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About


Summer School in Social
Neuroscience & Neuroeconomics

 

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About


Summer School in Social
Neuroscience & Neuroeconomics

 

 

Overview:

 

Many financial and social decisions made throughout life can powerfully influence health outcomes across the life course. To address these issues, two multidisciplinary areas of life-span research have emerged in recent years: neuroeconomics and social neuroscience. Despite the promise of these areas, unfortunately it remains rare for individual institutions to provide truly multidisciplinary training opportunities in either neuroeconomics or social neuroscience. The primary goal of The Summer School in Social Neuroscience and Neuroeconomics is to provide attendees with a broad base of knowledge and skills from the many subfields within neuroeconomics and social neuroscience. Another goal is to begin to bring together the neuroeconomics and social neuroscience communities for an even more integrative approach. To better understand the predictors of and strategies for optimizing health and well being across adulthood and into old age, scientific life-span research will need to continue to further integrate approaches, evidence, and theories from multiple disciplines given the multi-dimensional contributions to long-term health and well being. We hope that all who attend the school will work collectively toward achieving these goals.

The Summer School in Social Neuroscience and Neuroeconomics is hosted at Duke University. We design a unique curriculum we hope will be both edifying and engaging to students. The first day will comprise an introduction to the history and foundations of social neuroscience and neuroeconomics, each of the following 4 days will focus on a theme, and the final day will be a group activity.

We expect to be able to support about 36 trainees to attend the summer school, and believe one major benefit of this format is that attendees will have the chance to interact with each other and the summer school faculty in an informal and friendly setting.

There is no cost to attend the school; registration and lodging will be provided for all attendees. There are limited funds available to partially offset travel expenses available on a competitive basis (more information will be provided after you submit an application). The summer school is primarily funded by a grant from the National Institute on Aging and partially supported by the Scientific Research Network on Decision Neuroscience and Aging, the Duke Center for Interdisciplinary Decision Science, and the Duke Institute for Brain Sciences. The school is directed by Molly Crockett, Gregory Samanez-Larkin, Jamil Zaki, and Kendra Seaman (Assc Director) and the advisory board includes Paul Glimcher, Kevin Ochsner, Liz Phelps, and Antonio Rangel.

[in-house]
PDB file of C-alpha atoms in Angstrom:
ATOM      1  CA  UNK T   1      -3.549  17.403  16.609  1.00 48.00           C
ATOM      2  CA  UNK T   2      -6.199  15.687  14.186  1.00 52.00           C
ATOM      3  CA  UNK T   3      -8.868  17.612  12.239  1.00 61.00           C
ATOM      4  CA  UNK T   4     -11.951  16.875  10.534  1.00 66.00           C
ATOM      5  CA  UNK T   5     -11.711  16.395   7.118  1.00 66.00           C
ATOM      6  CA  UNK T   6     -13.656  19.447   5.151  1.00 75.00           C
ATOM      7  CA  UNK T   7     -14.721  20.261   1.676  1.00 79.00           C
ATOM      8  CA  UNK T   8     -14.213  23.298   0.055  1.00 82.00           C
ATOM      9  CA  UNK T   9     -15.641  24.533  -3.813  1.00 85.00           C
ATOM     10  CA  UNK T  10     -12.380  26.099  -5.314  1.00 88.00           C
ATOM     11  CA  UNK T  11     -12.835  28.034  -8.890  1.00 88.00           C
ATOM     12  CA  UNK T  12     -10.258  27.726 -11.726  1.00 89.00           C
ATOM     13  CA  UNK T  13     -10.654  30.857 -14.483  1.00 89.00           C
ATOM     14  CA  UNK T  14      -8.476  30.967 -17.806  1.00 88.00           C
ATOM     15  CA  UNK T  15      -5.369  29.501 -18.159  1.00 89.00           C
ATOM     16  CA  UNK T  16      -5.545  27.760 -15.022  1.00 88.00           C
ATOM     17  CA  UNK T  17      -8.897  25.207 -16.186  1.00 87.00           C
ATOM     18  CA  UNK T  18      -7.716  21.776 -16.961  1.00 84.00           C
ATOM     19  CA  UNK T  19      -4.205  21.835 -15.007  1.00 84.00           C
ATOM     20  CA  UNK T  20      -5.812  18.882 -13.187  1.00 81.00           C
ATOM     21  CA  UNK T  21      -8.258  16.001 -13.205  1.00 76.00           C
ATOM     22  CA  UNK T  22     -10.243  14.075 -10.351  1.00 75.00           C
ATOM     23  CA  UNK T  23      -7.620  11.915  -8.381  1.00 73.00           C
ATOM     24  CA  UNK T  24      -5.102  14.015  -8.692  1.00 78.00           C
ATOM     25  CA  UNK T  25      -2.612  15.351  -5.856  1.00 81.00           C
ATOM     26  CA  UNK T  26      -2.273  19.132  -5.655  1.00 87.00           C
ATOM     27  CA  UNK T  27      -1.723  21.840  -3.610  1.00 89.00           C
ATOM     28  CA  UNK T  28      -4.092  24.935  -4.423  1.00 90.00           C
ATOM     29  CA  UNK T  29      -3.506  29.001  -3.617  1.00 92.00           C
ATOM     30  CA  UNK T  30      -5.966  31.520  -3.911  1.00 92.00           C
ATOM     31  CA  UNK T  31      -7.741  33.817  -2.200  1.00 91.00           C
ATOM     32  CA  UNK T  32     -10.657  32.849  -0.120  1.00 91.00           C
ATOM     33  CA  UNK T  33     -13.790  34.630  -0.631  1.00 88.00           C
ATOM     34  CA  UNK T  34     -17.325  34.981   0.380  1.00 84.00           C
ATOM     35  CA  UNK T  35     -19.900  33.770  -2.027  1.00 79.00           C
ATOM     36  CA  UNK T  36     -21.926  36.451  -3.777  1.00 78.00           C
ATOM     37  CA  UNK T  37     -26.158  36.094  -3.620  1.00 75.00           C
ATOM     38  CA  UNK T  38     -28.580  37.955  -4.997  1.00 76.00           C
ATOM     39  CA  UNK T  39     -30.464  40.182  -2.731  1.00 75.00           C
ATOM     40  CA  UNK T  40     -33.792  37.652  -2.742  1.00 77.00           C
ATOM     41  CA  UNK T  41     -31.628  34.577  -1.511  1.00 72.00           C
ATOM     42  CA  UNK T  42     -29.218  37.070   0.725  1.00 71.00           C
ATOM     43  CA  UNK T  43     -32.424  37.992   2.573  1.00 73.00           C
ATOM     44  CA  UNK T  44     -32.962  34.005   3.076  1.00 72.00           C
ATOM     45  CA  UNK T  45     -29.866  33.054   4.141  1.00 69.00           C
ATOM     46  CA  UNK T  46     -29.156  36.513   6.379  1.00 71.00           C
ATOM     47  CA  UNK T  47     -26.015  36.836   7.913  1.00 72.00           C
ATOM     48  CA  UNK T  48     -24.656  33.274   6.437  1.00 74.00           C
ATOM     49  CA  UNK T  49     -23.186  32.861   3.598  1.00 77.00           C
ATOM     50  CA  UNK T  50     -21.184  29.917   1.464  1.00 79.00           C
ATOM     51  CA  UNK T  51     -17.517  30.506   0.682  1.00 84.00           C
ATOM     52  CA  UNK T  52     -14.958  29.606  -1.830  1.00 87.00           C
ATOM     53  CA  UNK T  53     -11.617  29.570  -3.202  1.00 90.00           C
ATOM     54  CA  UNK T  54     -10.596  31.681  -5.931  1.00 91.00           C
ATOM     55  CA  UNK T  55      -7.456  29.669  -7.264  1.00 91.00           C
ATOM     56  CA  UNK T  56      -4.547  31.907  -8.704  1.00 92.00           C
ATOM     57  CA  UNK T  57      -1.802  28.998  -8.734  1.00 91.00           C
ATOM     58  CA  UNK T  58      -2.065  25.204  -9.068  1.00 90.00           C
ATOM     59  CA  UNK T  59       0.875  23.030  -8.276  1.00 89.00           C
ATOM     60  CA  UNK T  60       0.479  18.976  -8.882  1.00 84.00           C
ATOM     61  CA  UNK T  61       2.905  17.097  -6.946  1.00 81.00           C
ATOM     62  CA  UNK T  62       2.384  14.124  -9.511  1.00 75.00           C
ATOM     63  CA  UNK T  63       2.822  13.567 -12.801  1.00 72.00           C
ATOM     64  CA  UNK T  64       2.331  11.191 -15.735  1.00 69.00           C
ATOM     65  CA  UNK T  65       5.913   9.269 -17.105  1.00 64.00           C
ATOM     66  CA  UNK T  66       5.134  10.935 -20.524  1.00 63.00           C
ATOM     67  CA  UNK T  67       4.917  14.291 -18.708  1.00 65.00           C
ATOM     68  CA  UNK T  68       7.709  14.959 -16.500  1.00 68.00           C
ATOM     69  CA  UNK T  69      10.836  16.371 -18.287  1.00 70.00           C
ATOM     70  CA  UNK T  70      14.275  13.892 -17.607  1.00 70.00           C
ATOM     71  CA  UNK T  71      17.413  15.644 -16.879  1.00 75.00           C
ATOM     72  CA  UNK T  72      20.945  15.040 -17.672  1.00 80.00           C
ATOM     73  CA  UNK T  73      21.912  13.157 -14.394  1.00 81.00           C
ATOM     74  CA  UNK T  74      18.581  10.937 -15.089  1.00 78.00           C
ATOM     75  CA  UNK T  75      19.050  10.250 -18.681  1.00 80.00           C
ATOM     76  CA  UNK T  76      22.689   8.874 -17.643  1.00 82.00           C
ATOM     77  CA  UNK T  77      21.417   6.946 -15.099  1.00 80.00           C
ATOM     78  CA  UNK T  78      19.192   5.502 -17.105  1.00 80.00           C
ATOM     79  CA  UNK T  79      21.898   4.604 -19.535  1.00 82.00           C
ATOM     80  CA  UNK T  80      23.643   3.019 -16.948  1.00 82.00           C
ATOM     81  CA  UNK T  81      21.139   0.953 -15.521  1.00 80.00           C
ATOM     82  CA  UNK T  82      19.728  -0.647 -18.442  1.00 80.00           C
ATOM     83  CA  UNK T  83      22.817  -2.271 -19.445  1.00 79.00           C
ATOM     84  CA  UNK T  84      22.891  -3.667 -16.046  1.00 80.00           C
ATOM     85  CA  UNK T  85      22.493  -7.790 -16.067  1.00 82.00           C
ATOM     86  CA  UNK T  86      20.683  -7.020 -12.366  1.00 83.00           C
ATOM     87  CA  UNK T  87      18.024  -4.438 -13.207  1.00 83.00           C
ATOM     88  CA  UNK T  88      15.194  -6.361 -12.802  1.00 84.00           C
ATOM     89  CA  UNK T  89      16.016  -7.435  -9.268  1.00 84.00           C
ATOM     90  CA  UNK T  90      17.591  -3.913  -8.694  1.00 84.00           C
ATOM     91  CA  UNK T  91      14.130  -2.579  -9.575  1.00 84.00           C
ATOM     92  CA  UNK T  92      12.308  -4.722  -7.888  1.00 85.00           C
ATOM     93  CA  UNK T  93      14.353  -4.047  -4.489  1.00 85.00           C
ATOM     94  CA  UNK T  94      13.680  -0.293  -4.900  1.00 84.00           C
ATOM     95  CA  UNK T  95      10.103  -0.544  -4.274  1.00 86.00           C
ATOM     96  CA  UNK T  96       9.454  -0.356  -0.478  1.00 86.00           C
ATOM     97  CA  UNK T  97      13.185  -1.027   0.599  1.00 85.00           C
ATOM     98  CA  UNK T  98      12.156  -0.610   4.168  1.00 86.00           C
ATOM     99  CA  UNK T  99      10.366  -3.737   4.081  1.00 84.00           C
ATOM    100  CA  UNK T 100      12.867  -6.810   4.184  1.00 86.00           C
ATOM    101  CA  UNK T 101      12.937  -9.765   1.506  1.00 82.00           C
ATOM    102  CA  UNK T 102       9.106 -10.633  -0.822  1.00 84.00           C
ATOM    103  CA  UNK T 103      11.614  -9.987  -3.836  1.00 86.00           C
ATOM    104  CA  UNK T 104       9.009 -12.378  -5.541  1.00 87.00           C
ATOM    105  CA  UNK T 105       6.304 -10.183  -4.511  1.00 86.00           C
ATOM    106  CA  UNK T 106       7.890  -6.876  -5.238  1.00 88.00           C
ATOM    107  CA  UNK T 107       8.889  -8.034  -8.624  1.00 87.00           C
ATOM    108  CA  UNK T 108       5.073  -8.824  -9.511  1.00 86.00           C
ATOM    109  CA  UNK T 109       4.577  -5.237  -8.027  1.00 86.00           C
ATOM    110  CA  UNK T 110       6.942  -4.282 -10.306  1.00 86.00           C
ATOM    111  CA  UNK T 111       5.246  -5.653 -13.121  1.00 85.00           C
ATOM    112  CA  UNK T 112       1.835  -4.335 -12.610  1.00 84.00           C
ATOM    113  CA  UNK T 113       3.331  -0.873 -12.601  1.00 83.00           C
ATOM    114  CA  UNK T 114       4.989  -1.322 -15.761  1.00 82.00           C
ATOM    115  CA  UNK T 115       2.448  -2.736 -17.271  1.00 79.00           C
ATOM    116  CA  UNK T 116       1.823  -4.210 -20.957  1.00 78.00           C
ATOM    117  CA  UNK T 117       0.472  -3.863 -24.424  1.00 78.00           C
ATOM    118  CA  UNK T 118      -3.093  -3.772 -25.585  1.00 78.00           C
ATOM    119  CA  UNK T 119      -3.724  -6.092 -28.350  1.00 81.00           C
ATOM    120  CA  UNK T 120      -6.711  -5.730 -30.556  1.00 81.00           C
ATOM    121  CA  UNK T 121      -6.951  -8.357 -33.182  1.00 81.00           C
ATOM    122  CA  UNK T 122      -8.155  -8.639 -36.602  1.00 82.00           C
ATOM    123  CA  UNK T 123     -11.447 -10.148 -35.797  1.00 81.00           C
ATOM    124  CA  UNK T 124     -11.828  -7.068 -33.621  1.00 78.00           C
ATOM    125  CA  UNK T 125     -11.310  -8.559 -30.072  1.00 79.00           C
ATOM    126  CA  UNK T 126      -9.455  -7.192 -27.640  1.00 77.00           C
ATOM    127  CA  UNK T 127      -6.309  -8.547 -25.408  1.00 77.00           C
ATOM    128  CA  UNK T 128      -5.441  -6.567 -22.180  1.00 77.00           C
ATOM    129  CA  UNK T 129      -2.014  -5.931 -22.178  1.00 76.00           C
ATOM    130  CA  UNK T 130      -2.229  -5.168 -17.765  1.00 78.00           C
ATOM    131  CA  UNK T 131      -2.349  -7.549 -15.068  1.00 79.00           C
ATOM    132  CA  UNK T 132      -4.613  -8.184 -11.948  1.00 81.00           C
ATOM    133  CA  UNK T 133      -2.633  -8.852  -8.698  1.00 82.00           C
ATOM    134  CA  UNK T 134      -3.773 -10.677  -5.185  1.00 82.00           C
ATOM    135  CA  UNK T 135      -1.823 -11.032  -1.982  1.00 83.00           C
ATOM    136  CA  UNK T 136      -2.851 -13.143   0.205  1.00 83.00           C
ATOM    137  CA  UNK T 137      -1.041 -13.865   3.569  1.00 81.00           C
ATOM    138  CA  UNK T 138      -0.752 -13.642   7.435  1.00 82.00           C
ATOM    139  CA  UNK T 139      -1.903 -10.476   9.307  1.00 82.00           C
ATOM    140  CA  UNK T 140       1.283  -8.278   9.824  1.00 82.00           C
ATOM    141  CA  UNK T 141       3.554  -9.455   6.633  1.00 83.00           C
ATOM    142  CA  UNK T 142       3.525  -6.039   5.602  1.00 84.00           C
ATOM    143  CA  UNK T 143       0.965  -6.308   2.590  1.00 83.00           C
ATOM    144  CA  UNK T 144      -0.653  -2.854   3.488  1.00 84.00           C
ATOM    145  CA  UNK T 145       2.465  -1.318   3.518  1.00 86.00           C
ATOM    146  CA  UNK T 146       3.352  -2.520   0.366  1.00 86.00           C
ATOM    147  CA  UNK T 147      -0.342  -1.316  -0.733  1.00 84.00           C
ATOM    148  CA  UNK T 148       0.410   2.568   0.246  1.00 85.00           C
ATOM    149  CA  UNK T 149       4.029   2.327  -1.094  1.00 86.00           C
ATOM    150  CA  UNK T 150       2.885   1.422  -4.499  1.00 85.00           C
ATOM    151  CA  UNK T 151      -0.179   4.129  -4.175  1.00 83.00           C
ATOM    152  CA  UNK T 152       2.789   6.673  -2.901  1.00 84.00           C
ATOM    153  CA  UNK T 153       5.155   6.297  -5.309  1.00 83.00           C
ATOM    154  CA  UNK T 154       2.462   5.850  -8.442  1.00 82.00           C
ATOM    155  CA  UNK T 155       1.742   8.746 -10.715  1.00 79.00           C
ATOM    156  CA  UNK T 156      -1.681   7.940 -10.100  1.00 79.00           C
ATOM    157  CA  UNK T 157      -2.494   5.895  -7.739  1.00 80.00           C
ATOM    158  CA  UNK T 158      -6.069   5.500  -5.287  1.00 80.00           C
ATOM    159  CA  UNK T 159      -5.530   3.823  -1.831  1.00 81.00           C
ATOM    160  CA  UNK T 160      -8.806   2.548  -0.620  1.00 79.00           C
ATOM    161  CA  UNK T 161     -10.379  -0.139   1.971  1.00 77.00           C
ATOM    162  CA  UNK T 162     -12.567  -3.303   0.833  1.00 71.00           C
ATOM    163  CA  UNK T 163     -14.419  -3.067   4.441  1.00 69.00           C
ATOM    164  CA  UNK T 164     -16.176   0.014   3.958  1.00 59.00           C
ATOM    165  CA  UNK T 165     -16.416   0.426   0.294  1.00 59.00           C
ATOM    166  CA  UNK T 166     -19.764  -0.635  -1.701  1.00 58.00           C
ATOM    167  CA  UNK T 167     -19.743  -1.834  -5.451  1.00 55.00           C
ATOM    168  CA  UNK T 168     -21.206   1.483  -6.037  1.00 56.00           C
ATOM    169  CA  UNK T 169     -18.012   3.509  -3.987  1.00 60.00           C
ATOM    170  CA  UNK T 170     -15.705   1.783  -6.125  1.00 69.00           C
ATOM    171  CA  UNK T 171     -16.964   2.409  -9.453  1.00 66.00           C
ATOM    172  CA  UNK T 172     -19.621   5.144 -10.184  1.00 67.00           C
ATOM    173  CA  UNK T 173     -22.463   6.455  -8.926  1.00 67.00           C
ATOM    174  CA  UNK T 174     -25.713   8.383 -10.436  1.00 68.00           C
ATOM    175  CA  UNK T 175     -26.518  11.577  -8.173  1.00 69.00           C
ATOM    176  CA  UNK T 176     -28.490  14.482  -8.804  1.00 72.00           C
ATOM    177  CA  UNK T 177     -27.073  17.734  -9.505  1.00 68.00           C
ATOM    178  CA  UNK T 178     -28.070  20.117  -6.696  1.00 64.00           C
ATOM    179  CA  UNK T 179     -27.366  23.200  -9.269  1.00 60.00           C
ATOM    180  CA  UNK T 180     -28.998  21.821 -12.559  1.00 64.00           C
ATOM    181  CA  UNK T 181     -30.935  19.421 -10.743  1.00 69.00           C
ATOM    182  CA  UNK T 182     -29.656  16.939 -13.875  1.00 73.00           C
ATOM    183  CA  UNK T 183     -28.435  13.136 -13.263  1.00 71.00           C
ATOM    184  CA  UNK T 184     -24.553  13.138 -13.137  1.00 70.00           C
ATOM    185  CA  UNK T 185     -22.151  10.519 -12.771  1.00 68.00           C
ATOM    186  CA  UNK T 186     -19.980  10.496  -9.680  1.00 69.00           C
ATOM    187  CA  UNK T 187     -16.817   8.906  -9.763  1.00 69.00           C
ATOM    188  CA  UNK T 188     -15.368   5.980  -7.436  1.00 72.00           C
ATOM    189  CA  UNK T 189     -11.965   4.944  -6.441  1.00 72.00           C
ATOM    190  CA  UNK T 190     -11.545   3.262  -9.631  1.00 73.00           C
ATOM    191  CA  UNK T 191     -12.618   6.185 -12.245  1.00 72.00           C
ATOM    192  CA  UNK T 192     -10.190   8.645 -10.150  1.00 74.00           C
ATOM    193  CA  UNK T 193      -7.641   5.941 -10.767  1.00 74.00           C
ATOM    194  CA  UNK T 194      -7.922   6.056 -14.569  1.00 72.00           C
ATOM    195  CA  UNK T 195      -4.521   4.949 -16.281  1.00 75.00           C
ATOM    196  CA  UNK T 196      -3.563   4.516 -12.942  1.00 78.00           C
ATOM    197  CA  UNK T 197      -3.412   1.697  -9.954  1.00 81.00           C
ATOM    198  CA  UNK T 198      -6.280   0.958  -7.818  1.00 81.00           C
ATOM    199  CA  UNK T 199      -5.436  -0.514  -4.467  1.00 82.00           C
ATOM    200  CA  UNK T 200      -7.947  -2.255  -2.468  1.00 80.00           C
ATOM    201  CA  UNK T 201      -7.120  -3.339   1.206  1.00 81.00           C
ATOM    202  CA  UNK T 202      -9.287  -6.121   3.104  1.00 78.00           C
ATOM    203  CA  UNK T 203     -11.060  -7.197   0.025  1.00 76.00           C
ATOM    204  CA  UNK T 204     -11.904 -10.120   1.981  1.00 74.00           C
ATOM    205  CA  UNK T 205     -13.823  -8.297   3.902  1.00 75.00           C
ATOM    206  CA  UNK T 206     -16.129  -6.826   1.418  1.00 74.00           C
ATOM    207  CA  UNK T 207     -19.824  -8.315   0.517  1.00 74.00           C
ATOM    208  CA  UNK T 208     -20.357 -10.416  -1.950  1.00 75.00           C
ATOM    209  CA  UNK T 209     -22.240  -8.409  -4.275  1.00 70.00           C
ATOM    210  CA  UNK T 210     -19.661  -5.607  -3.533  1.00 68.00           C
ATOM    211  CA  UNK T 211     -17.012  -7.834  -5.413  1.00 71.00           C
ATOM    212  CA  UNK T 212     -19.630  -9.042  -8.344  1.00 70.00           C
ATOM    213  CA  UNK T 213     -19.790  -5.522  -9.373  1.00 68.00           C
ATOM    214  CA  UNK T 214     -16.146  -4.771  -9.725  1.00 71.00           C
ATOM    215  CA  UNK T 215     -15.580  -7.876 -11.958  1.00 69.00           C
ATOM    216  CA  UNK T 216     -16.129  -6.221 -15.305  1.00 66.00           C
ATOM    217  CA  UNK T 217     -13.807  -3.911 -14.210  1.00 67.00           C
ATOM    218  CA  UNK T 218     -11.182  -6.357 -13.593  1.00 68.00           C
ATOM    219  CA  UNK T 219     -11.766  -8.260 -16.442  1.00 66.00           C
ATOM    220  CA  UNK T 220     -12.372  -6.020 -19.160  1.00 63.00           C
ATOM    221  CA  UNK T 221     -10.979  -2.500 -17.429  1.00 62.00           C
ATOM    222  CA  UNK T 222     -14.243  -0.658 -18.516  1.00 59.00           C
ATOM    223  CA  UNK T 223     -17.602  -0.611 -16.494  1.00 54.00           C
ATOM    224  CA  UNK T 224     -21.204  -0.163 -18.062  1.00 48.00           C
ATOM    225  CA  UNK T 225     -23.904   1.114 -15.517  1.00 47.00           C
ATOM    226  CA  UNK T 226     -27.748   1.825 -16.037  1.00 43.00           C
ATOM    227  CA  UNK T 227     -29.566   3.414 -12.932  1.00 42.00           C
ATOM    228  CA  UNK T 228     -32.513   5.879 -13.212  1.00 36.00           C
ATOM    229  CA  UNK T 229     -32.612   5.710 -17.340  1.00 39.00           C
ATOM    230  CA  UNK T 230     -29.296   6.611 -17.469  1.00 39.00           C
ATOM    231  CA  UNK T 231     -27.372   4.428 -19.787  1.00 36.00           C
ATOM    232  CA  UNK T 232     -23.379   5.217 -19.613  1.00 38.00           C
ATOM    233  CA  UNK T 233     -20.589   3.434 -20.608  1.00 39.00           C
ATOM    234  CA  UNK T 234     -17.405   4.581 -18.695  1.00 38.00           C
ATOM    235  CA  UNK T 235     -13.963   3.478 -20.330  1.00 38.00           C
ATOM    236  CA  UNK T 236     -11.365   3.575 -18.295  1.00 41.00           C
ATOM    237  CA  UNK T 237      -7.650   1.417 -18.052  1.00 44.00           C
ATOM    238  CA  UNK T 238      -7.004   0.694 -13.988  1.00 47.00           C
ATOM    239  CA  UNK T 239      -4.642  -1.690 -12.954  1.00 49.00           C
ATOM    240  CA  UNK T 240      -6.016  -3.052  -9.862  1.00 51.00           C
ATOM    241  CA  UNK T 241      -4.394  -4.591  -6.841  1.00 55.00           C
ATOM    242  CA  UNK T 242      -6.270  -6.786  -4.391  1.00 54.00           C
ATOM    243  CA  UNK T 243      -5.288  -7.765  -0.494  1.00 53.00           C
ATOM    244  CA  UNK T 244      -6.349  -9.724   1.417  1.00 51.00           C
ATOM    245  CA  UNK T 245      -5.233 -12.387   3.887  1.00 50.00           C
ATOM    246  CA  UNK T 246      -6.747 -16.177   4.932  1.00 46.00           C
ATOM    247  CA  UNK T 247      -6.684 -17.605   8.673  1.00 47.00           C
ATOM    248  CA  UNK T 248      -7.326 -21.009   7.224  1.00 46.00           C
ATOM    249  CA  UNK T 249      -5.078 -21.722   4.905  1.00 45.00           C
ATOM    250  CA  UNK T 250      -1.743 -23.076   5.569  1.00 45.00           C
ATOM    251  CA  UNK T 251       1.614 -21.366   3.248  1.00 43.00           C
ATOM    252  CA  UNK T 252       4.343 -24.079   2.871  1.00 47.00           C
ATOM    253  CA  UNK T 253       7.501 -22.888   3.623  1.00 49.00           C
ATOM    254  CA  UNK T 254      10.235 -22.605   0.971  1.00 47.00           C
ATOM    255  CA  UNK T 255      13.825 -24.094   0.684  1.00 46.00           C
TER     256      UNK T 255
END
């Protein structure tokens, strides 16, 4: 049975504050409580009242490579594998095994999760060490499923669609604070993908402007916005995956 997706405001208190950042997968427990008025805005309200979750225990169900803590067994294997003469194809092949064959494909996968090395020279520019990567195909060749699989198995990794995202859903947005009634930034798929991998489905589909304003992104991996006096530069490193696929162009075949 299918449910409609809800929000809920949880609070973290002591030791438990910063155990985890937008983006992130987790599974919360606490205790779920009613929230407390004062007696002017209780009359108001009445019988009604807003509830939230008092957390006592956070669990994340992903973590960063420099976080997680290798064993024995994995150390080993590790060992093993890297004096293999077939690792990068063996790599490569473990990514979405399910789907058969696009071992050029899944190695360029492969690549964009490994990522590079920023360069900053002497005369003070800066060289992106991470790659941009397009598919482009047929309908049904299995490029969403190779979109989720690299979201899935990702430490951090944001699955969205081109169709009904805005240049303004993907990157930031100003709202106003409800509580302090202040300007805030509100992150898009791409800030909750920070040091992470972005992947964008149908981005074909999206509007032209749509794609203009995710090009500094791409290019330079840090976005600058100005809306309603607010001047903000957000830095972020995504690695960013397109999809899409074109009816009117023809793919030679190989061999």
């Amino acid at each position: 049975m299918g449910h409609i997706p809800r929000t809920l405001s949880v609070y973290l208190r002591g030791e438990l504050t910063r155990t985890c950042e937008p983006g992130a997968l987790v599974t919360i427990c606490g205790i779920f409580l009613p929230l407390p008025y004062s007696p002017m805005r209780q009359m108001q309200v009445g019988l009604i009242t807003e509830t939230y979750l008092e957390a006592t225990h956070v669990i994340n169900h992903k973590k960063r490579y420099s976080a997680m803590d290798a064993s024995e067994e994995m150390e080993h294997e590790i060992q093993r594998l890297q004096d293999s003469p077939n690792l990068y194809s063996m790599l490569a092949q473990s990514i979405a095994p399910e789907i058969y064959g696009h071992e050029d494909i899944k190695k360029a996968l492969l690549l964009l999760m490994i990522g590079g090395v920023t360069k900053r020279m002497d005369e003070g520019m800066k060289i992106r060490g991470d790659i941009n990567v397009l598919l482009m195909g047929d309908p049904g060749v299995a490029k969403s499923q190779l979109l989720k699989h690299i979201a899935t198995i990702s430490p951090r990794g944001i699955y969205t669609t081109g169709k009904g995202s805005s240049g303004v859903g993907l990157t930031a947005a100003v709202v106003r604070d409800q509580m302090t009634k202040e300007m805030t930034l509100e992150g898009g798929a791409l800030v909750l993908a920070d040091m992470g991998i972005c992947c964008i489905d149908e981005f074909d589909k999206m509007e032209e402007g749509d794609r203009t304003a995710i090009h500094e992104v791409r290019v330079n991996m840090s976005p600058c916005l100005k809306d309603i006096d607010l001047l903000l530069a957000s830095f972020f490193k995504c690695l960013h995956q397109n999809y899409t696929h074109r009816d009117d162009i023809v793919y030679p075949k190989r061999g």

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Directors


Directors


Directors & Staff

Gregory Samanez-Larkin Co-Director Greg is an Assistant Professor of Psychology and Neuroscience at Duke University.

Gregory Samanez-Larkin
Co-Director

Greg is an Assistant Professor of Psychology and Neuroscience at Duke University.

Molly Crockett Co-Director Molly is an Assistant Professor of Psychology at Yale University.

Molly Crockett
Co-Director

Molly is an Assistant Professor of Psychology at Yale University.

Jamil Zaki Co-Director Jamil is an Assistant Professor of Psychology at Stanford University.

Jamil Zaki
Co-Director

Jamil is an Assistant Professor of Psychology at Stanford University.

 
Kendra Seaman Associate Director Kendra is a postdoctoral fellow in psychology and neuroscience at Duke University.

Kendra Seaman
Associate Director

Kendra is a postdoctoral fellow in psychology and neuroscience at Duke University.

Mikella Green Course Assistant Mikella is a lab manager and project coordinator at Duke University. She graduated from Duke in 2017.

Mikella Green
Course Assistant

Mikella is a lab manager and project coordinator at Duke University. She graduated from Duke in 2017.

Galen McAllister Course Assistant Galen is a lab manager and project coordinator at Duke University. He graduated from Yale in 2017.

Galen McAllister
Course Assistant

Galen is a lab manager and project coordinator at Duke University. He graduated from Yale in 2017.

 

Advisory Board

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Apply


Apply


 

To Apply For 2018:

 

Applications are open now. The deadline to submit an application is December 15, 2017. Decisions will be emailed in January 2018.

Apply here: https://duke.qualtrics.com/jfe/form/SV_9WGMikdjriKEVJH

There is no cost to attend the school; registration and lodging will be provided for all attendees. There are limited funds available to partially offset travel expenses available on a competitive basis (more information will be provided after you submit an application).

Priority will be given to individuals with research programs currently focused on improving health and well being in old age or who have plans to extend their work into this area. Individuals from backgrounds that are underrepresented in science are strongly encouraged to apply. If you are hesitant to apply because travel is complicated while you have an infant or small children, we will do everything we can to accommodate you. If there is interest, we will provide child care during the days and can provide space and time during the events for nursing and/or other childcare-related activities.